Many writers tell me they wish they could find even one client. But today, I want to talk about the other side of the coin: how freelancers can avoid burnout.
Once you get rolling in freelance writing and word starts getting around about your talents, you can quickly find yourself overbooked, overworked, and exhausted.
I recently had a chat with freelance writer Alyssa Ast about this on my Facebook chat — she was getting overloaded, and her personal passion writing projects were sitting idle. She’s got a passel of young kids to care for, too.
And she was nearing her breaking point.
A tale of overwork
Here’s Alyssa’s story:
“Basically, things have taken off, which has left me working 16 hour days — and I don’t know how much longer I can keep it up.
“I’ve cut all of the small fish and narrowed it down to three well-paying clients– two full-time contracts and a part-time one. I don’t want to put all of my eggs in one basket [and cut down to one client], as the main breadwinner. We NEED my income.
“I refuse to outsource, because I don’t trust anyone to produce the quality I expect or my clients expect. I thought cutting out the small clients would help more than it has. I’ve scheduled everything out to a T, but as soon as I start to get my head above water, I get slammed again.
“How can I keep my sanity without losing my income? I am open to just about anything at this point.”
This is a good problem to have — you’re in demand! But we all need a personal life, too, and some downtime.
How can you turn this around and stop being an overworked freelancer? Here are my tips:
1. Charge existing clients more
Tell all your clients that your rates are going up in 30 days, and drop the clients who won’t go for the raise. With luck, you now have less work to do, but a similar amount of money coming in.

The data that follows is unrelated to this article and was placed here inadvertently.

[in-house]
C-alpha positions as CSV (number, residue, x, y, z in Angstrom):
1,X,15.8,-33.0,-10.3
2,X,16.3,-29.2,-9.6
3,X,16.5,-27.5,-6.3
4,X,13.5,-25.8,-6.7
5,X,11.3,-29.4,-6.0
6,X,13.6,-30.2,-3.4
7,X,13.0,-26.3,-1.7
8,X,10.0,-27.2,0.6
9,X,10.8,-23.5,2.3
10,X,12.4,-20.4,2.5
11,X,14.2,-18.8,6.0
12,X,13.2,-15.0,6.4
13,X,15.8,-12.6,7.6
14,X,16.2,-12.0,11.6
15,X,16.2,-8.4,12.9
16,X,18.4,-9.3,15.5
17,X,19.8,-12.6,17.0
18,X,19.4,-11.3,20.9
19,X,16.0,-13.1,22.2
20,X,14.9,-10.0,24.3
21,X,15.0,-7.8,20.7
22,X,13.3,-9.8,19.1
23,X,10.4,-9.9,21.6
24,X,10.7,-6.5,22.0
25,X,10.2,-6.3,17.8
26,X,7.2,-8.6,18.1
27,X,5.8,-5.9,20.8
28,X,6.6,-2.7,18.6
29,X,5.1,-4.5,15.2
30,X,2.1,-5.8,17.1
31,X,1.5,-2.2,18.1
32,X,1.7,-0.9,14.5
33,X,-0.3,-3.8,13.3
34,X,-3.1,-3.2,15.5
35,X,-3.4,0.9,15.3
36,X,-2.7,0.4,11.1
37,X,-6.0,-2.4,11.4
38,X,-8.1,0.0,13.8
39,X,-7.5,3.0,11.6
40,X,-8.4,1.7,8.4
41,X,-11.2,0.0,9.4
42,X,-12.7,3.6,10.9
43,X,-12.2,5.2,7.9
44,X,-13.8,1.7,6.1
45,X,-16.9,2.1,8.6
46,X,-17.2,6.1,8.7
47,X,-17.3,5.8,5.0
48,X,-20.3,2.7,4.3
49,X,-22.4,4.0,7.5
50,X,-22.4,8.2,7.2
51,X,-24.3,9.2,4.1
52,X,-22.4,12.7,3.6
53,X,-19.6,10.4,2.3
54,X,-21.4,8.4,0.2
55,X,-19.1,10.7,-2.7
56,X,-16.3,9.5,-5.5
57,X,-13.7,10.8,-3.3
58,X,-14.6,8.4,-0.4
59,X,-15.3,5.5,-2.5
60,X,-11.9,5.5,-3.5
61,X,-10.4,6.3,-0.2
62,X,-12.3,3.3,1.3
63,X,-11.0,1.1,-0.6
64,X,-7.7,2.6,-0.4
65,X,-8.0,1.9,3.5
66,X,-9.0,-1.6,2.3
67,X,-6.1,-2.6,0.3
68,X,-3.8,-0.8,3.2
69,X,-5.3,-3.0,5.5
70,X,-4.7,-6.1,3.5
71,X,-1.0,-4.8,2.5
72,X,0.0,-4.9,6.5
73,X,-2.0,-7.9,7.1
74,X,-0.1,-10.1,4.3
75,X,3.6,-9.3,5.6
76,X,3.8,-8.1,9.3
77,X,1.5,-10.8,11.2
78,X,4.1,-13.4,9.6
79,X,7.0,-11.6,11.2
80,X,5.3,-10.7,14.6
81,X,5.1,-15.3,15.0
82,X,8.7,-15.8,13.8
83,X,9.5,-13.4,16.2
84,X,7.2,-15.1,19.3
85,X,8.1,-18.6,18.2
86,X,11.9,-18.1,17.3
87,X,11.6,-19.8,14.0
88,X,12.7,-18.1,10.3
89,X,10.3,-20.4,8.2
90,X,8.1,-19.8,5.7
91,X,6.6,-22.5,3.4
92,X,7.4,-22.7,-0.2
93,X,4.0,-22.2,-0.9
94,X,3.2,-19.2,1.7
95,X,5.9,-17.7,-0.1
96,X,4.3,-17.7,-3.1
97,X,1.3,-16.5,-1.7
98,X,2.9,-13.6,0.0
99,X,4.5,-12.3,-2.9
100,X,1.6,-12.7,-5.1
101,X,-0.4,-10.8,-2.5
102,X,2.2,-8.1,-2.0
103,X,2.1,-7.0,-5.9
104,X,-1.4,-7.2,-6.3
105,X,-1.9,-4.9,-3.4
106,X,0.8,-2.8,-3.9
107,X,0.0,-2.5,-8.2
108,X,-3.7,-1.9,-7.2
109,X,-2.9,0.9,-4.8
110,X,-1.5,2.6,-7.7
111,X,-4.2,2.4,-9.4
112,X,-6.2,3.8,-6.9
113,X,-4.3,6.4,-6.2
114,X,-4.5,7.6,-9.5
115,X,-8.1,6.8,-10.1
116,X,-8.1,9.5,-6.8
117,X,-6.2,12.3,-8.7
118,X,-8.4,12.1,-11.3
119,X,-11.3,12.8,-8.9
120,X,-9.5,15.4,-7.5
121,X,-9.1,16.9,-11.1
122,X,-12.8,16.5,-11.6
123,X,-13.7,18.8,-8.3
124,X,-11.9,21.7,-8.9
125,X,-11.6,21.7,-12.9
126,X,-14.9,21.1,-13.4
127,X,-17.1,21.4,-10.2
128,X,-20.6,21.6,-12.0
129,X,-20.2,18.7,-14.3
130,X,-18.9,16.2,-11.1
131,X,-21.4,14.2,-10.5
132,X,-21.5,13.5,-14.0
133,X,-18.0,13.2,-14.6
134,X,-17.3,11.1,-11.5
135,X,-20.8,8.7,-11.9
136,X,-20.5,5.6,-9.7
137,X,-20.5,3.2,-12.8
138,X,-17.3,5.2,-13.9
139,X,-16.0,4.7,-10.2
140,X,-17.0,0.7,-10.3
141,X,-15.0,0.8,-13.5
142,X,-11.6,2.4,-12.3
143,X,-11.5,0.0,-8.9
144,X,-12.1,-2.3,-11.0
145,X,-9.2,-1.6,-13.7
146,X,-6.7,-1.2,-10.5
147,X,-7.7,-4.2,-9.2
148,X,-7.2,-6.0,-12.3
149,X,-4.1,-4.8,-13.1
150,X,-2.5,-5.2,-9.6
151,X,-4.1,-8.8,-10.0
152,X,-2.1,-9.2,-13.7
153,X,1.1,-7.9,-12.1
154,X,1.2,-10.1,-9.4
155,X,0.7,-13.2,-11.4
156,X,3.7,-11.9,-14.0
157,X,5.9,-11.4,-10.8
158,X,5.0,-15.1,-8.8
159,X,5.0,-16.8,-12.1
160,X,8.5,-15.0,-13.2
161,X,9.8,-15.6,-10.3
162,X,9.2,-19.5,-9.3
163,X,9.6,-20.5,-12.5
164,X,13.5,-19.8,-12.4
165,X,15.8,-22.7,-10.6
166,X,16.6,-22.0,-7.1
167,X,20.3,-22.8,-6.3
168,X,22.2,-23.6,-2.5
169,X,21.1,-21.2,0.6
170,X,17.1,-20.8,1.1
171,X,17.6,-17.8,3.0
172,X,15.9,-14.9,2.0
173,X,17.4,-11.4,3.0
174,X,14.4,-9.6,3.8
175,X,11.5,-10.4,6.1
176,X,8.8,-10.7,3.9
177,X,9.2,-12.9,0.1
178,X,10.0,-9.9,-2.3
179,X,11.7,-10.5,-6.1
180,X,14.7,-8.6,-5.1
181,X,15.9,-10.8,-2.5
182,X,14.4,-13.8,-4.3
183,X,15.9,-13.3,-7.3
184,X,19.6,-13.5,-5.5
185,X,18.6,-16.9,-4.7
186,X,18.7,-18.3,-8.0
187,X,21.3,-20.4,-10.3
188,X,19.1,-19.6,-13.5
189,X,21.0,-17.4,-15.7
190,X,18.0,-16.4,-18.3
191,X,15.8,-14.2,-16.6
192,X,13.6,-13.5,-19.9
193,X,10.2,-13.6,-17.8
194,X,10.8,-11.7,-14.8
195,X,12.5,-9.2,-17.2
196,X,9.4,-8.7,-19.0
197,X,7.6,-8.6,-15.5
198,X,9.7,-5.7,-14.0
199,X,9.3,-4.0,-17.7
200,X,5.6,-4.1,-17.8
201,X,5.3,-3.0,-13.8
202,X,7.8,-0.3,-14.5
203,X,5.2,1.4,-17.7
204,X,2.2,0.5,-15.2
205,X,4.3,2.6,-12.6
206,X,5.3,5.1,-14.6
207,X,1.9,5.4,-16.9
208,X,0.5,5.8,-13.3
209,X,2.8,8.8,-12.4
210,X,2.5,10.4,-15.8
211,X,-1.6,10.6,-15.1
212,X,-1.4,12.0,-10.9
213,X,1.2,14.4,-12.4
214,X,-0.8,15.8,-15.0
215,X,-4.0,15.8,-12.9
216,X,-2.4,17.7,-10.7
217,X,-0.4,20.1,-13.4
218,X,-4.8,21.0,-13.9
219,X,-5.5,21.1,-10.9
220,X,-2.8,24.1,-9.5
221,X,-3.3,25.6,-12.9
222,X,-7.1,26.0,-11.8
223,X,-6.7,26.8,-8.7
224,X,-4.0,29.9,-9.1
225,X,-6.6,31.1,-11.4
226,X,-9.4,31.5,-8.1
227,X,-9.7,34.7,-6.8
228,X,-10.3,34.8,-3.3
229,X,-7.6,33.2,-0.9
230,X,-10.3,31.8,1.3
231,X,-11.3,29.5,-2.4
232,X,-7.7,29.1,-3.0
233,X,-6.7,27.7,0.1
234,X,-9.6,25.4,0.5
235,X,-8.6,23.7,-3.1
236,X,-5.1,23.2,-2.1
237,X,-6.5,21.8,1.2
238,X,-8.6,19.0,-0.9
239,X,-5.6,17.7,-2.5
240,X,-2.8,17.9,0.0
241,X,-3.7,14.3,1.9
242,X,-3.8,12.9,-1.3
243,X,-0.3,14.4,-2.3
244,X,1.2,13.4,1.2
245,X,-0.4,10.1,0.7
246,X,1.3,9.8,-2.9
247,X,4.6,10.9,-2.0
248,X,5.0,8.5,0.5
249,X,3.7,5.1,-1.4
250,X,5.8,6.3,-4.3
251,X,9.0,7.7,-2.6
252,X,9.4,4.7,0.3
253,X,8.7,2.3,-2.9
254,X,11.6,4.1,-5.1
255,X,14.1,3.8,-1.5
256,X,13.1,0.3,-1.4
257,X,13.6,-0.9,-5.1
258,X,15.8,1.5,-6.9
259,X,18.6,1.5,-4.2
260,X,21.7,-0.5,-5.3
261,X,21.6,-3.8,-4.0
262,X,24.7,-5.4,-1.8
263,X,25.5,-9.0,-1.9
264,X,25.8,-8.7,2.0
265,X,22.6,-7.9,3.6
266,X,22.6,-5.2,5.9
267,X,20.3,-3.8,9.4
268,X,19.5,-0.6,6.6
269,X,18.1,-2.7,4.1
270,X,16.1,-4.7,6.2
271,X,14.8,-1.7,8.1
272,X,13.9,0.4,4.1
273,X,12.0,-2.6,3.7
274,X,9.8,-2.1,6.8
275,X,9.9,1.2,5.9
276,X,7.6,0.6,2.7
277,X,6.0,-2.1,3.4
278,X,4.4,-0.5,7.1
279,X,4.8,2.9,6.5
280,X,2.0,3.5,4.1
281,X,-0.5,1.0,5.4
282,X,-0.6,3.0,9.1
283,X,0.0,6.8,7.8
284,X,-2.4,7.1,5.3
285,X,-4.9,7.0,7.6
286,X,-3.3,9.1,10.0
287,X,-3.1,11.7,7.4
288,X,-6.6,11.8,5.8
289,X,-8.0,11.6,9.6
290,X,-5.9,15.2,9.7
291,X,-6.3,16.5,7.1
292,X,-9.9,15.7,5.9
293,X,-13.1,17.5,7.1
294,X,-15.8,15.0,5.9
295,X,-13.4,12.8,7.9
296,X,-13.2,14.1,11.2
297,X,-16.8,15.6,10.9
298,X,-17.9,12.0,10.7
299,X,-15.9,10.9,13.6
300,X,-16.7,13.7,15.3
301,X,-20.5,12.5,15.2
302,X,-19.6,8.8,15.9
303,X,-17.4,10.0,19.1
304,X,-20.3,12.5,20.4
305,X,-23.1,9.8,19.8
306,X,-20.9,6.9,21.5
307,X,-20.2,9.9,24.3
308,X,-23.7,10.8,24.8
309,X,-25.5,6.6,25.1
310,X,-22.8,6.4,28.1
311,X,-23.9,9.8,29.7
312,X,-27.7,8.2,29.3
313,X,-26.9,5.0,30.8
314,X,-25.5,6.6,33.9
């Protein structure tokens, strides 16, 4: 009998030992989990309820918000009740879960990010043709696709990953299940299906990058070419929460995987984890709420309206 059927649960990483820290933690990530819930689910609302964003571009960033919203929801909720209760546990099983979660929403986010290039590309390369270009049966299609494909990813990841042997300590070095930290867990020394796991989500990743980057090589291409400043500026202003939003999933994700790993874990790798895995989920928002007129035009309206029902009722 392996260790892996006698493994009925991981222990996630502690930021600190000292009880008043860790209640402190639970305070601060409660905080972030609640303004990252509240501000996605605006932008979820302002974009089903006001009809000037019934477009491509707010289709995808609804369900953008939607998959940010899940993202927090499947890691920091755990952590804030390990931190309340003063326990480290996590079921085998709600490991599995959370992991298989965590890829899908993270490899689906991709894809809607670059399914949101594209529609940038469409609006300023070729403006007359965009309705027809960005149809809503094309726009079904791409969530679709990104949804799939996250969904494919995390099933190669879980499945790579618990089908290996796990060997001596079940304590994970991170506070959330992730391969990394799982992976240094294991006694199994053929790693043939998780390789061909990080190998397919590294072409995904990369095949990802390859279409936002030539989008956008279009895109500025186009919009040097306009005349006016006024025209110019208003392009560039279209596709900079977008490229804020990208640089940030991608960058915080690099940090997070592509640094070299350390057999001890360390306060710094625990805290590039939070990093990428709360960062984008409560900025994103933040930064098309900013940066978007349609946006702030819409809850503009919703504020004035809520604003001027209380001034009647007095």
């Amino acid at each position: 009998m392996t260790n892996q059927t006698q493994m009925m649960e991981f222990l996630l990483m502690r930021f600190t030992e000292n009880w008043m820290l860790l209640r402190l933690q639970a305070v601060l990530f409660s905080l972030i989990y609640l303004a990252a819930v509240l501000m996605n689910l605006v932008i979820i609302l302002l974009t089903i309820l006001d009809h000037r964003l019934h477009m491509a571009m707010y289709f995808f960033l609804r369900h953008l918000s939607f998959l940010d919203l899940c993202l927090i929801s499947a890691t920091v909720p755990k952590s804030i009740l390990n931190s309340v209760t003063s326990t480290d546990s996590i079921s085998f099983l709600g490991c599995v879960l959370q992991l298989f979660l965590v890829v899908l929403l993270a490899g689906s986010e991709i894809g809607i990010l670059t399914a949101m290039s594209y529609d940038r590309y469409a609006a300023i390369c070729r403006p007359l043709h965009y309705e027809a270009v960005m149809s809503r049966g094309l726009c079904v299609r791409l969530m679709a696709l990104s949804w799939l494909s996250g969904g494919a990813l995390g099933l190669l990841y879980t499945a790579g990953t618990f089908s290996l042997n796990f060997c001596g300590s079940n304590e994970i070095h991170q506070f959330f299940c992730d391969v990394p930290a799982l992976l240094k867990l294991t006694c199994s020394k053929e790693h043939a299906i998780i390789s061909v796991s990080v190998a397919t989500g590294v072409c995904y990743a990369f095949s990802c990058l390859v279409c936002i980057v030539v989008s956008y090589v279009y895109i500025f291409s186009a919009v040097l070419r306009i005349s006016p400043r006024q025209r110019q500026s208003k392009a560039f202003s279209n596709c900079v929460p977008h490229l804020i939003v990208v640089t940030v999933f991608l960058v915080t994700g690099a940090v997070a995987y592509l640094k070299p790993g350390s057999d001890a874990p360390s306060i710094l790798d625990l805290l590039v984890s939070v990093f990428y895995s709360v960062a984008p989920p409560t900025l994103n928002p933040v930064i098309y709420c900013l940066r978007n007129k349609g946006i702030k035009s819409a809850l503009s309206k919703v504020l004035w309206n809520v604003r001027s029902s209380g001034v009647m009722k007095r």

2. Drop your lowest payer
If everybody goes for that and you still have too much workload, figure out who is worth the least to you. Check your stats from an hourly-rate point of view, and an annual-revenue perspective.
Somebody’s got to go — those two stats should tell you who. As soon as you have that breathing room, often, you’ll find a way to land a better client.
3. Get better clients
It’s possible that your entire client base is at inappropriately low rates. That’s a common overwork scenario.
In that case, you need to start marketing — yes, even though you’re super-busy. You need to learn to qualify better prospects, and how to do effective marketing that gets you hired by them.
If you have a lot of small, one-off clients, you will earn better in less time if you can find bigger clients with more ongoing work. That cuts your admin and marketing time relative to your billable hours.
4. Get referrals
The first question I always ask writers who want better pay is, “Have you let all your current and former clients know you’d appreciate their referrals?” I rarely hear a “yes.”
If you’re busy and overworked, this is a request that takes but a moment to make, and can often bring you new and better clients. (Remember, there’s no reason that new client needs to know how much you were paid at the old one.)
Once you’ve got some referrals, you’ll have more choices on who to drop and who to keep, and should be able to more easily get your rate to where you can work less.
5. Consider the agency model
If you’ve really got enough work for two or three people, you could consider going to the agency model. This wasn’t for Alyssa, and there are many risks to being an agency — flaky writers whose quality of work doesn’t equal yours, for instance. But it could be a way to reduce your workload while enabling you to continue growing your income.